It is a difficult and dangerous operation that has never been attempted before on this scale, but the removal of over 1,500 nuclear fuel rods from a damaged reactor is a crucial part of the clean-up at Japan’s crippled Fukushima plant, Euronews reports.
A robotic crane will pluck the highly irradiated rods from a storage pool at Reactor Number Four. If any are dropped or other mishaps occur, radiation could be released into the atmosphere.
The scheduled start of work on Friday has been delayed for more tests, aimed at guaranteeing as safe an operation as possible.
It is over two and a half years since Fukushima was hit by an earthquake and tsunami, causing meltdowns and explosions that sent plumes of radiation into the air and sea.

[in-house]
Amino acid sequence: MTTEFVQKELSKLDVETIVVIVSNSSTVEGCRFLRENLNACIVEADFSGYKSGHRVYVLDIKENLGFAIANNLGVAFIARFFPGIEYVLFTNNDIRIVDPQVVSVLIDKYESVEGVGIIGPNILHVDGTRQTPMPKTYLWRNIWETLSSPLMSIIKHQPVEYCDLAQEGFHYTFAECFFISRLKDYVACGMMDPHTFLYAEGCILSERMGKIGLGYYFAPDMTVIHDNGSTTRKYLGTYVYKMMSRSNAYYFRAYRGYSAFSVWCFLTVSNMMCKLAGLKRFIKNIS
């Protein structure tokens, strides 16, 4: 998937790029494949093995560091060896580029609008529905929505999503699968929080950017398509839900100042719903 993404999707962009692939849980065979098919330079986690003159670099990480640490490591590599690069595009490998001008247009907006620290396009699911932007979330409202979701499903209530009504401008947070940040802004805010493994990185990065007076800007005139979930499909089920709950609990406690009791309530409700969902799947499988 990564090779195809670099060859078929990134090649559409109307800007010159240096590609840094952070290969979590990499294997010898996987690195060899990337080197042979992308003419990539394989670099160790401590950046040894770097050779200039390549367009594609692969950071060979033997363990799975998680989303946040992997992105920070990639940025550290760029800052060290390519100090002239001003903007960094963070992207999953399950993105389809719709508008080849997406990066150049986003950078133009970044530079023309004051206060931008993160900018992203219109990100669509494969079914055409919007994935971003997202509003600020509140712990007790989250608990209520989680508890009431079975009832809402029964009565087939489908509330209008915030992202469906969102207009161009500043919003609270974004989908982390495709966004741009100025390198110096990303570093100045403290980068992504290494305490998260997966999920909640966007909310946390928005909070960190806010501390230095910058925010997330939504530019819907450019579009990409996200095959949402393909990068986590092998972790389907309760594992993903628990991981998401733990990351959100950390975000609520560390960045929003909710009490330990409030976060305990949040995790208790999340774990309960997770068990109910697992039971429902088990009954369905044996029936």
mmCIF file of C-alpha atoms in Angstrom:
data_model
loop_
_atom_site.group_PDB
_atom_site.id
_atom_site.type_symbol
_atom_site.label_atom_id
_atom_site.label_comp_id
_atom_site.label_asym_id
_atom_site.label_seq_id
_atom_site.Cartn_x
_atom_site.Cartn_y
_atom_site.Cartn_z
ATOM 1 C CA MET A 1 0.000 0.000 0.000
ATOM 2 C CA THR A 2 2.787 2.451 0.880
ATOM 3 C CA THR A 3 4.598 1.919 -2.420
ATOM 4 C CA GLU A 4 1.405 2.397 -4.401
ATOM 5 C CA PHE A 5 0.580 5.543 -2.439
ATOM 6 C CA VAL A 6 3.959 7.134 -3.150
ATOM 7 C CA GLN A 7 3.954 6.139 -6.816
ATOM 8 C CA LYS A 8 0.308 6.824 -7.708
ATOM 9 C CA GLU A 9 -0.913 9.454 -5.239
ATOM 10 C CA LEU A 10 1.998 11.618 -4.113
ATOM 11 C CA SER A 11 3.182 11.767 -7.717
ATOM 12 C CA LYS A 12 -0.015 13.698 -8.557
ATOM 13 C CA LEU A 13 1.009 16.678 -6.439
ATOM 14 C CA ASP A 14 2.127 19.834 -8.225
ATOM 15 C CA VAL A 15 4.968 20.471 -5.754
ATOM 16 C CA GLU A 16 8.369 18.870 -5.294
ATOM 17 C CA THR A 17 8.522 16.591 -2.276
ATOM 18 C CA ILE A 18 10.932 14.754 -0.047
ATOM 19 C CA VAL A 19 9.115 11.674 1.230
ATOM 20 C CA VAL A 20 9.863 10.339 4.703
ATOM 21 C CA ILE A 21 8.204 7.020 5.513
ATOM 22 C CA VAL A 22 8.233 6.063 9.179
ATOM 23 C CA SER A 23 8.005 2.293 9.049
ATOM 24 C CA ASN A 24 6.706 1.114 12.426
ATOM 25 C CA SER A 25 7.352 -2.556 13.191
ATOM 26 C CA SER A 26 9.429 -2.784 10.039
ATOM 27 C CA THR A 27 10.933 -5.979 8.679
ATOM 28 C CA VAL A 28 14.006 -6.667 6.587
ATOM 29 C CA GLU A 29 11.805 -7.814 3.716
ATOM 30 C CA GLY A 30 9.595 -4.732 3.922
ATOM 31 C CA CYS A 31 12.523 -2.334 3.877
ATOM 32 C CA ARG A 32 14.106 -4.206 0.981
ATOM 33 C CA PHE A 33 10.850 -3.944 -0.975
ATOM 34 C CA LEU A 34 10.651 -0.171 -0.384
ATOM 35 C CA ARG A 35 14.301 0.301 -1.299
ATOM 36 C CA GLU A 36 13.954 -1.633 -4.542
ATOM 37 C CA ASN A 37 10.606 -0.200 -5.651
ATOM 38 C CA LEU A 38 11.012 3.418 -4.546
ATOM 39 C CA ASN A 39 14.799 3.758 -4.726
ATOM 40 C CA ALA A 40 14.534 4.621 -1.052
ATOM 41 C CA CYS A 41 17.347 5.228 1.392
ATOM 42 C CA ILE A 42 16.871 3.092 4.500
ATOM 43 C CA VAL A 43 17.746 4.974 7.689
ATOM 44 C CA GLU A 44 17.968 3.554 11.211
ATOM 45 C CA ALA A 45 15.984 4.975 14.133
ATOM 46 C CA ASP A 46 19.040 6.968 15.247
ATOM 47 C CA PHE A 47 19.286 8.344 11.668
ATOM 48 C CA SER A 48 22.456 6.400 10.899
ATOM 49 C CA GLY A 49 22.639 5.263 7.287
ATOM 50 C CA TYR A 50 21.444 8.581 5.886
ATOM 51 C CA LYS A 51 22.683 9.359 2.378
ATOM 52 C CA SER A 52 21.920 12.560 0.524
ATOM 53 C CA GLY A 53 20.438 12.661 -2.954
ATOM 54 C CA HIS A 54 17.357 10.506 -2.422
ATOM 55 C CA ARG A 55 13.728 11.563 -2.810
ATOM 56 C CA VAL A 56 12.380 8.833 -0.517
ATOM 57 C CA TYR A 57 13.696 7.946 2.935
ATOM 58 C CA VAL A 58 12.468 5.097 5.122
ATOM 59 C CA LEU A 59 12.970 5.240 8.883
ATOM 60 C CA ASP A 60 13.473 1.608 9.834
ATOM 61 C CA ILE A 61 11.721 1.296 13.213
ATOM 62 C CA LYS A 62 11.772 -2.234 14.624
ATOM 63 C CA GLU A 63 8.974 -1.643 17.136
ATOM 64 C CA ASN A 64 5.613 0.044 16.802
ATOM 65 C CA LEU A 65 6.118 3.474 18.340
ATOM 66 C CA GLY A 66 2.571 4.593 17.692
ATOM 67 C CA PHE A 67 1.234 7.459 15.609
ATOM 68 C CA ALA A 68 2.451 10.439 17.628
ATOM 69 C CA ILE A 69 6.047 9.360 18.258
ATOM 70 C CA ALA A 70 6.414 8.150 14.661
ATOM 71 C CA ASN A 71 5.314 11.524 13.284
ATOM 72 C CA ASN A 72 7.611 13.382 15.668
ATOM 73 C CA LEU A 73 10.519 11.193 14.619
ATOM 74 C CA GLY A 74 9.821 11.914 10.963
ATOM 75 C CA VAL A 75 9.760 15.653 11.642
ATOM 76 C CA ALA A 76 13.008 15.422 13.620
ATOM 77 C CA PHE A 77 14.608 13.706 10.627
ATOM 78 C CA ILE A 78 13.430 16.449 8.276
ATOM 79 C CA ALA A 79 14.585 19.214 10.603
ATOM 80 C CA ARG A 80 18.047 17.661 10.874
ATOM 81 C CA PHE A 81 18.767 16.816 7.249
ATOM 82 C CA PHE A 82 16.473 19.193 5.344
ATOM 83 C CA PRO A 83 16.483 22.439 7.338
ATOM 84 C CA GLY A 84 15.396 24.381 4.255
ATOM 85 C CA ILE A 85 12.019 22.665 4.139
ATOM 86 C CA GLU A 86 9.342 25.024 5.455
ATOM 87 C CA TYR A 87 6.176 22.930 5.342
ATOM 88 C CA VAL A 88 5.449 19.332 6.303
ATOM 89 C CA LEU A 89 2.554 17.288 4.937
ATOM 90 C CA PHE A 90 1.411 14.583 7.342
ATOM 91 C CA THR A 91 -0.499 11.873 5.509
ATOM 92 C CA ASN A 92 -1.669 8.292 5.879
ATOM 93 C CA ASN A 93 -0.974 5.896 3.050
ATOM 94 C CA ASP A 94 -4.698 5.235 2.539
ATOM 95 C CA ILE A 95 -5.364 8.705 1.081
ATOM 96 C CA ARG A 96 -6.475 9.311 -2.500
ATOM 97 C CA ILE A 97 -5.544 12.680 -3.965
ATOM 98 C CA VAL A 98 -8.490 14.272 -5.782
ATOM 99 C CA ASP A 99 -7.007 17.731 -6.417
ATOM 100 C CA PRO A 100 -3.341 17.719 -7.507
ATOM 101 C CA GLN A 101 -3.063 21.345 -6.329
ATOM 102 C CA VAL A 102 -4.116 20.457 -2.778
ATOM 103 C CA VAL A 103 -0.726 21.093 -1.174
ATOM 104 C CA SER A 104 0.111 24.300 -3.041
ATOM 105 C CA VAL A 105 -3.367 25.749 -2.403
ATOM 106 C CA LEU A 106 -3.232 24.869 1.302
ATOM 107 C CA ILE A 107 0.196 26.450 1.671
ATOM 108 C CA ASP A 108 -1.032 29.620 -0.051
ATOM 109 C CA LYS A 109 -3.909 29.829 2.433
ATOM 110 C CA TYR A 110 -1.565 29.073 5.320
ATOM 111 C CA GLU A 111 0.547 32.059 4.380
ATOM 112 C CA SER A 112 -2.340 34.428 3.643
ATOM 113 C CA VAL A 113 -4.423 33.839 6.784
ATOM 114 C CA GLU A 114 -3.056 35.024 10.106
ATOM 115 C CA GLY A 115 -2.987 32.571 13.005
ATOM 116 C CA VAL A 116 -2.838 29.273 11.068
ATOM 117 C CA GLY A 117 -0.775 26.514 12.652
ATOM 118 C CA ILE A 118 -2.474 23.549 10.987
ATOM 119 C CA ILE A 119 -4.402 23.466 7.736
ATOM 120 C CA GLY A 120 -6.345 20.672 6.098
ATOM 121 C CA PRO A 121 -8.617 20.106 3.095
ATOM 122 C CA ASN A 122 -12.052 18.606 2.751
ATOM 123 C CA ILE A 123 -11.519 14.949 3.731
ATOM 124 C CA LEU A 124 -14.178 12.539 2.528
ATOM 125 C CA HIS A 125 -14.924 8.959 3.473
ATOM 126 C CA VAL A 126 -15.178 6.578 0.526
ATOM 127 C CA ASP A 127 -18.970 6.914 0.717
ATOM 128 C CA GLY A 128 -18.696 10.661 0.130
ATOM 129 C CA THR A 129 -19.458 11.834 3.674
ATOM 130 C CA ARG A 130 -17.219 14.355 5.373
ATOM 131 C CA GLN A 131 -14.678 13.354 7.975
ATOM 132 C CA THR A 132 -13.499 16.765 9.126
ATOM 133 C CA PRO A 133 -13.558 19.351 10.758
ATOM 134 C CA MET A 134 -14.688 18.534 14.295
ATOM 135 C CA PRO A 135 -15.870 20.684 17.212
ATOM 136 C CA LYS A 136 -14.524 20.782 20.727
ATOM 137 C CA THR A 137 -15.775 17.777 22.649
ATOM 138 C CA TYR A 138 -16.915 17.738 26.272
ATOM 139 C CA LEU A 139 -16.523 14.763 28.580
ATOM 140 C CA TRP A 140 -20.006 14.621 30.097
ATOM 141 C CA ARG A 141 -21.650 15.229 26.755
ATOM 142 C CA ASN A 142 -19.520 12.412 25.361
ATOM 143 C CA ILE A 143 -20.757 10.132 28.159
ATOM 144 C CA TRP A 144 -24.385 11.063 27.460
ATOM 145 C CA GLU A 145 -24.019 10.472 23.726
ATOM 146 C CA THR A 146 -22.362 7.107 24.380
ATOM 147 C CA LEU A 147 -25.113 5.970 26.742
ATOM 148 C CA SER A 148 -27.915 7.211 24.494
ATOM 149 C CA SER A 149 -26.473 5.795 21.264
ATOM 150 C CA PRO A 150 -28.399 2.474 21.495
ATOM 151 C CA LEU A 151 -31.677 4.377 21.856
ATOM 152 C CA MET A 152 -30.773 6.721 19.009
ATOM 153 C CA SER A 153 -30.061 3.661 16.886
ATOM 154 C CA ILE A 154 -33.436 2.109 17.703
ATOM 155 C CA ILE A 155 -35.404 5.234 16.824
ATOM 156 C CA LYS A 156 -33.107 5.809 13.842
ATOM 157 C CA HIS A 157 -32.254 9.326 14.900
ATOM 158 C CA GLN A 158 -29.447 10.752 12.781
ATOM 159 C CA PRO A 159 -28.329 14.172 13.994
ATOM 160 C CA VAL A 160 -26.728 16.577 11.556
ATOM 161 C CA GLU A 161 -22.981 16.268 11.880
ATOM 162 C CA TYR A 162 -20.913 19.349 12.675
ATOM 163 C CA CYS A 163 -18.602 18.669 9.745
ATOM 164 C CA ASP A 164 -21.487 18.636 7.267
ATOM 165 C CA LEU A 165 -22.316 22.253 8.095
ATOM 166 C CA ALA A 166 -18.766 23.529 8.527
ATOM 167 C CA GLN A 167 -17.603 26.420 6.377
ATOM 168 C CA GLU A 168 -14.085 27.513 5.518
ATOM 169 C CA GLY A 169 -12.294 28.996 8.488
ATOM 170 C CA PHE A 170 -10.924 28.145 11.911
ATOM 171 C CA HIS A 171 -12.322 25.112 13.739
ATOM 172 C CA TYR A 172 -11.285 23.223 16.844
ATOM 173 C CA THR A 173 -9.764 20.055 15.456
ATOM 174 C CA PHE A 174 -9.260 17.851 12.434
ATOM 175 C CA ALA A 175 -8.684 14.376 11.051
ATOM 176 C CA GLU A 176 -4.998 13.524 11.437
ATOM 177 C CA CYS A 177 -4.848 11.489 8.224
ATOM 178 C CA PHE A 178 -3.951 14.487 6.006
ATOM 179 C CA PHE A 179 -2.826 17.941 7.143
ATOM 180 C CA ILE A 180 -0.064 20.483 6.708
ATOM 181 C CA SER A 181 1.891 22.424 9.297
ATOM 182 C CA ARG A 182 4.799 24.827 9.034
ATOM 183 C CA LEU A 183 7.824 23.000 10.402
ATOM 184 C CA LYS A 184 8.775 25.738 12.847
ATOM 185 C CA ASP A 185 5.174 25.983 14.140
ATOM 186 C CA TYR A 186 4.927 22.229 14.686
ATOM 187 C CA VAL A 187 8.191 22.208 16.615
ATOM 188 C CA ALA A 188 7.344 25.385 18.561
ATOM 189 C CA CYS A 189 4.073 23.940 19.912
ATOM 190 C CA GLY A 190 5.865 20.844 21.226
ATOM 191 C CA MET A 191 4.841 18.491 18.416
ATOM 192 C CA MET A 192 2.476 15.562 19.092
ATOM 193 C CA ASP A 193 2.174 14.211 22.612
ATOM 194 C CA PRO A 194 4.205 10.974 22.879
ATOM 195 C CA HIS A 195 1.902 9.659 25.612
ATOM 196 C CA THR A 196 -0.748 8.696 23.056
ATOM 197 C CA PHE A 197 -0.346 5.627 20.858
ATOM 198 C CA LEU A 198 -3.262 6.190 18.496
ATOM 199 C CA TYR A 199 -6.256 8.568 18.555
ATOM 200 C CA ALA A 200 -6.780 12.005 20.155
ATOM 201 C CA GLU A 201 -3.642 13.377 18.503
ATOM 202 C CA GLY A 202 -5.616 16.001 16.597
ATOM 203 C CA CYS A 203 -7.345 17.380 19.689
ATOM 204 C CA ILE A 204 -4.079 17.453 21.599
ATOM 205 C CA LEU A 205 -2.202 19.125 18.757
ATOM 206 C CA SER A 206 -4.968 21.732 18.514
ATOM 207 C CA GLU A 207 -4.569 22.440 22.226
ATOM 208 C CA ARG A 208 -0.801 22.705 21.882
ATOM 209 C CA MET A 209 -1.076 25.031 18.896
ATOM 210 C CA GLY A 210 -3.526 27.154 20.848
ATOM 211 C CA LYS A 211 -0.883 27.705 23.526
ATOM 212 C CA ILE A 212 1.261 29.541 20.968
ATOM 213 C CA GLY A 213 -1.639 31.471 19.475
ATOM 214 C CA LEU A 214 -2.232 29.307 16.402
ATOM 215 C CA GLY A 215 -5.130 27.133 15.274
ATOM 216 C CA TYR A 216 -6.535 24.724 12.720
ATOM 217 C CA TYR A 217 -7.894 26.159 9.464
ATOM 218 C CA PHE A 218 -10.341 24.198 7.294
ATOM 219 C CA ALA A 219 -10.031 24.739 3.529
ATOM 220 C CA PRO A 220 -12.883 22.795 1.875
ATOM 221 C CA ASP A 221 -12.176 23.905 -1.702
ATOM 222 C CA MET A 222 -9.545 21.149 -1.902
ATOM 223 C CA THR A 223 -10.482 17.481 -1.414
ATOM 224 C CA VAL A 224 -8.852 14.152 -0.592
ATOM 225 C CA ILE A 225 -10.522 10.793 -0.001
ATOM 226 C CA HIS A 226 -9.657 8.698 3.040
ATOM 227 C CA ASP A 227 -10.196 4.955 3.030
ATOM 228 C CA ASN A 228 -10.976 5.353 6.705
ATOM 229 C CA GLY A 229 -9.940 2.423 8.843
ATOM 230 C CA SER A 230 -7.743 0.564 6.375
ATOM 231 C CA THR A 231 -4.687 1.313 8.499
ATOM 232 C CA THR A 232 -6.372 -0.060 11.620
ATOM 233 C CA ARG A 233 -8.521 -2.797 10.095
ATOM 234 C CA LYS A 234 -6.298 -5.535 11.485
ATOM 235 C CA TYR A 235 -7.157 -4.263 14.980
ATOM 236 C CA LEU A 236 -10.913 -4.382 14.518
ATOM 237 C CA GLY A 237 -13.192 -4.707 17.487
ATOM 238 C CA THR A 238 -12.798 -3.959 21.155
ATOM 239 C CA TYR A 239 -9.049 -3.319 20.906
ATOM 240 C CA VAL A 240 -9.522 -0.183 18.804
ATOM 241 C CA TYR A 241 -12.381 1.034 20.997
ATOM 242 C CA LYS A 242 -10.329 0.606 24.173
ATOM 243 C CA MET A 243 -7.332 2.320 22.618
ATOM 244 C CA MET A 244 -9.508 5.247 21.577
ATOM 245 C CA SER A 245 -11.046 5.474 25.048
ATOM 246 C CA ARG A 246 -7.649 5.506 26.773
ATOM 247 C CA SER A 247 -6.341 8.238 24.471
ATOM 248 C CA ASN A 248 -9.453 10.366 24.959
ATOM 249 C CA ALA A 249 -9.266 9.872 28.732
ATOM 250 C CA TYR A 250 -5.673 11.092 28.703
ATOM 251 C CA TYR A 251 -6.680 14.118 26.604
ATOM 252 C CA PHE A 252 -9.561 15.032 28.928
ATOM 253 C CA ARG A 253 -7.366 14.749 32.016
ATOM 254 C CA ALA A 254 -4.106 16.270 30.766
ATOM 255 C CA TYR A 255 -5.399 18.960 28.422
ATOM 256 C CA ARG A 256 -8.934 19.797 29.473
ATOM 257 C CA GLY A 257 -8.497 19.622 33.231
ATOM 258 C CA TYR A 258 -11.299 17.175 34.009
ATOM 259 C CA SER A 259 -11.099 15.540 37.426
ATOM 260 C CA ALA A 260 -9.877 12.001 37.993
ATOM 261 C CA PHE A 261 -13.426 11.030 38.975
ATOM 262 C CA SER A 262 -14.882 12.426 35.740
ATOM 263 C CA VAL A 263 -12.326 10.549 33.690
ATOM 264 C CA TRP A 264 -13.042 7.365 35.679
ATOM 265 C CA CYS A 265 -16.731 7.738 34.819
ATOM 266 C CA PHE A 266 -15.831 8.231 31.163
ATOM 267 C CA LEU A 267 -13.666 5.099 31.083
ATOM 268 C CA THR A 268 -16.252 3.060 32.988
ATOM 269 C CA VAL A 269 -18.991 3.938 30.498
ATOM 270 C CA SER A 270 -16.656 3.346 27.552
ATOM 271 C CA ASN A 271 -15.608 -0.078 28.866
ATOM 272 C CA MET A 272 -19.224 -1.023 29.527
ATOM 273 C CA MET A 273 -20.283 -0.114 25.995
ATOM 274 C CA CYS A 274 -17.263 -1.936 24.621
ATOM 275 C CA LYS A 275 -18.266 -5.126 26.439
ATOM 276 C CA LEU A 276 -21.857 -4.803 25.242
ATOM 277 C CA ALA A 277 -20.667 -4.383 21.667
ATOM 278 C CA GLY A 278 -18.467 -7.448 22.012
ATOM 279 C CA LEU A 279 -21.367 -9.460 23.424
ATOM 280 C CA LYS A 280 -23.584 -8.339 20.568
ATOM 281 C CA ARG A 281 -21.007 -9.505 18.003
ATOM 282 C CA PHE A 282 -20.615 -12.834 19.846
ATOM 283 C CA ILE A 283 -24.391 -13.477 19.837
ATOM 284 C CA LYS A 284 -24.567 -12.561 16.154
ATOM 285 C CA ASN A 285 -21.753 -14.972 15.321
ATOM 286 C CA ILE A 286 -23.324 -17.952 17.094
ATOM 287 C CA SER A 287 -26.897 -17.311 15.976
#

Some 150,000 people were evacuated.
A large area of surrounding land is off-limits because of radiation but one man never left.
Former social worker Keigo Sakamoto, 58, continues to care for the 500 animals in his sanctuary.
Authorities hope all residents will eventually be allowed to return. But with reactor operator, Tepco, struggling to stop radiation leaks, a Japanese ruling party official has said the government should identify areas that will never be habitable.